Building a hush box to quiet a projector
A projector and 120” screen sure are nice to watch TV shows and movies, but having them on the 3rd floor of the house makes the projector unhappy.
Being on the ceiling of the almost highest point in the house, during hot summer days, that projector can become quite hot. And when it does, it tries to compensate by fuelling it’s fans with enough voltage to make them sound like jet engines.
(Not PowerMacG5-running-in-single-user-mode jet-engines-loud, but still…)
Evidently, you need to be careful not to make the projector overheat (which will greatly reduce the lamp life). Projectors emit quite a lot of hot air, so having them in a confined space wouldn’t be a good idea without good ventilation.
So here’s how I did it.
I measured the size of the box I’d need to build to hide the projector and it’s cables. I added 2” on each side, where the air intakes are located on my projector. I added another 2-4” to all dimensions to allow me to place some kind of sound attenuation material inside the box.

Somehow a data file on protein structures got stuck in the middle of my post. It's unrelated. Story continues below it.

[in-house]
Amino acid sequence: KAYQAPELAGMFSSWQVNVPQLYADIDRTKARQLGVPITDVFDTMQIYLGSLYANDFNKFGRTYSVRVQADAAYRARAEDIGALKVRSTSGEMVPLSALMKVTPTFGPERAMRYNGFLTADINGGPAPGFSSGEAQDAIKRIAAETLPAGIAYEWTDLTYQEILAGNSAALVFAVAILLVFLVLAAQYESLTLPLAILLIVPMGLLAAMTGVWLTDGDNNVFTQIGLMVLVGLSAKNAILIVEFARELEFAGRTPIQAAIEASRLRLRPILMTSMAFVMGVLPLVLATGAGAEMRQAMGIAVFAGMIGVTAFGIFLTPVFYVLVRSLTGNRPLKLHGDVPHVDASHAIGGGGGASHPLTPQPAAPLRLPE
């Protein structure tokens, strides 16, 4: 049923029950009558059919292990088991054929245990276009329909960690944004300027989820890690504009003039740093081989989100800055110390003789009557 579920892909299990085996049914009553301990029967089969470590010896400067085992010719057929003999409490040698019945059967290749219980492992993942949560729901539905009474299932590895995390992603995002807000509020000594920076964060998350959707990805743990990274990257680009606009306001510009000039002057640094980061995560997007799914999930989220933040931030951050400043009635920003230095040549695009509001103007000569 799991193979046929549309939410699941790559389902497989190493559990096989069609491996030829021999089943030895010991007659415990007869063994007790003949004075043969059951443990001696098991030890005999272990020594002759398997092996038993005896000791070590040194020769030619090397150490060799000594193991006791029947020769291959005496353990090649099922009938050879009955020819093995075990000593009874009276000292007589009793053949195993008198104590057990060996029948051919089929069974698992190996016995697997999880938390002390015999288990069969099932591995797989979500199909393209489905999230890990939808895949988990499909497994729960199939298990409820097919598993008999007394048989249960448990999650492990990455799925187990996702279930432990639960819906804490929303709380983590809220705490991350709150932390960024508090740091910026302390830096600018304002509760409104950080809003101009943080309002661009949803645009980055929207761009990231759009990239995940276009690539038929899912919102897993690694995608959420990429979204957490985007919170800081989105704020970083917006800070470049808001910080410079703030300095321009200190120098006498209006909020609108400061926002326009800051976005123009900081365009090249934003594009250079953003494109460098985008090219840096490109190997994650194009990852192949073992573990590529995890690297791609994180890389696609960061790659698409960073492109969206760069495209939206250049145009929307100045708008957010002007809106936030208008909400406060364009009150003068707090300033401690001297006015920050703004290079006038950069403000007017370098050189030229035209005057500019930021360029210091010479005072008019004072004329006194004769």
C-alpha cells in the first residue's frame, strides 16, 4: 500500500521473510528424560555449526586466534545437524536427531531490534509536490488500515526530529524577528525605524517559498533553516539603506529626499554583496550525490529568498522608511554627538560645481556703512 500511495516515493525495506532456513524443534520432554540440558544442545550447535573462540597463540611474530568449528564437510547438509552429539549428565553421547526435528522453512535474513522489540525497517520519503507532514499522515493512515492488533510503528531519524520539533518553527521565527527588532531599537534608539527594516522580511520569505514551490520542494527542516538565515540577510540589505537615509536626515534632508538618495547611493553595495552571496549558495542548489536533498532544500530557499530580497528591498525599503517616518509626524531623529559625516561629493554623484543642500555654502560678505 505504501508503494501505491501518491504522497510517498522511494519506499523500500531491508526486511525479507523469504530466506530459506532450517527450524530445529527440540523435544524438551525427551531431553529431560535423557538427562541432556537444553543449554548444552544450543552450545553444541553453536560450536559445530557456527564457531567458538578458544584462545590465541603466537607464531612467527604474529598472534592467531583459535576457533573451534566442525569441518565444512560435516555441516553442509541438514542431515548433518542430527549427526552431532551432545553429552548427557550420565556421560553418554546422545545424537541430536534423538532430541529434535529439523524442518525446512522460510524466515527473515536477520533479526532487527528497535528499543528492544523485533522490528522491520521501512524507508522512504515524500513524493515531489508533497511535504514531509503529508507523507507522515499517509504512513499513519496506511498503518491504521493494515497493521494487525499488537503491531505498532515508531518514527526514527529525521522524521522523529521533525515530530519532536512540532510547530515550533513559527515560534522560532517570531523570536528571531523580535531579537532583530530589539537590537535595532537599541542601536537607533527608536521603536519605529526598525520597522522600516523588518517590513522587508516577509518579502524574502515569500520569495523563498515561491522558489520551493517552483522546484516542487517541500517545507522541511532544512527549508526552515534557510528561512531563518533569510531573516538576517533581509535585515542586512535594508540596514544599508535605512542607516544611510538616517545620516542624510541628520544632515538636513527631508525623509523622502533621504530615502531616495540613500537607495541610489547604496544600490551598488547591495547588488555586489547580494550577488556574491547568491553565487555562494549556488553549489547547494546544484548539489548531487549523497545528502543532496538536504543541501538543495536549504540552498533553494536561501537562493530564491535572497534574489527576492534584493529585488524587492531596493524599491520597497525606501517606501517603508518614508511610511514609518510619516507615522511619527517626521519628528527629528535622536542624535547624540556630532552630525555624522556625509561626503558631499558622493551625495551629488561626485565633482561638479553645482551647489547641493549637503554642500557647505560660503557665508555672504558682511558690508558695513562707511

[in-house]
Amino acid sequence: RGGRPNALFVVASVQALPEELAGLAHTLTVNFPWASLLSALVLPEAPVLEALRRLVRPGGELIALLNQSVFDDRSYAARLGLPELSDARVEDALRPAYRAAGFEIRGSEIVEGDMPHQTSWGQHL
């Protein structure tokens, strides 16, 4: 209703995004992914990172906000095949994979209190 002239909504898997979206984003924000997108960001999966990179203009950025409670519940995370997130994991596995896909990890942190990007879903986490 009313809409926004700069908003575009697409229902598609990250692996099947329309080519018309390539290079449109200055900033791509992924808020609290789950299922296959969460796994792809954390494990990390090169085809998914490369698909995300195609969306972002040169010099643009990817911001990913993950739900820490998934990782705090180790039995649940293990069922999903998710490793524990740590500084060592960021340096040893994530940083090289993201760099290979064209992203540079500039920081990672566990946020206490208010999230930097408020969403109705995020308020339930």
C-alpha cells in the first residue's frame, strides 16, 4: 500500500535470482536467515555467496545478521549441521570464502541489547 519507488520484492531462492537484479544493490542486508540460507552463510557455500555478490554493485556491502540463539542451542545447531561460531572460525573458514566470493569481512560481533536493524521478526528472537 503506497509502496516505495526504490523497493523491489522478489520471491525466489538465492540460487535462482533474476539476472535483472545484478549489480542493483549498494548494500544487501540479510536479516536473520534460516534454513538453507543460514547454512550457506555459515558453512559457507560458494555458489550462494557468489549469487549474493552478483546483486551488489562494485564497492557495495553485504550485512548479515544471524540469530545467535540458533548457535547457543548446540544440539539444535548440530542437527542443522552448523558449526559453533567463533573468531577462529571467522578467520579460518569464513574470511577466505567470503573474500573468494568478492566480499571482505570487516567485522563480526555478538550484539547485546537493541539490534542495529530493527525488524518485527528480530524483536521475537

The plan was to place a 120mm fan behind the box to push cool air in, and another 120mm fan on the ceiling, pulling the hot air out of the box.
I built the box first, using scraps of wood I had, which I attached together using V metal brackets and small screws.
Next, I tried it over the projector to make sure my measurements were correct, and chose a spot to placed the ceiling fan.
I climbed in the attic to install that fan. (That’s always fun, with all the pink isolation material in there…)
I then found a nicely sized glass piece that I could use to cover the hole I made for the image. I took it out of industrial 500w lights I had around (yes, they are now much more dangerous to use without that piece of glass!).
Looking for something that would attenuate the sound, I found some scrap pieces of carpet laying around. I cut out pieces of the right size, and place them at the bottom, front and sides of the hush box.
Almost done. I attached the box on the ceiling.
I used a piece of cardboard for the last side, and placed another 120mm fan in there. That will allow me easy access to the projector, if I ever need that.
Here’s the end result:
I’m pretty satisfied with the end result. I have now changed the settings of the projector to ‘High Altitude’, which makes the fans always run at their maximum speed. Even with that, the projector is much more quiet than it was before. Hooray! :)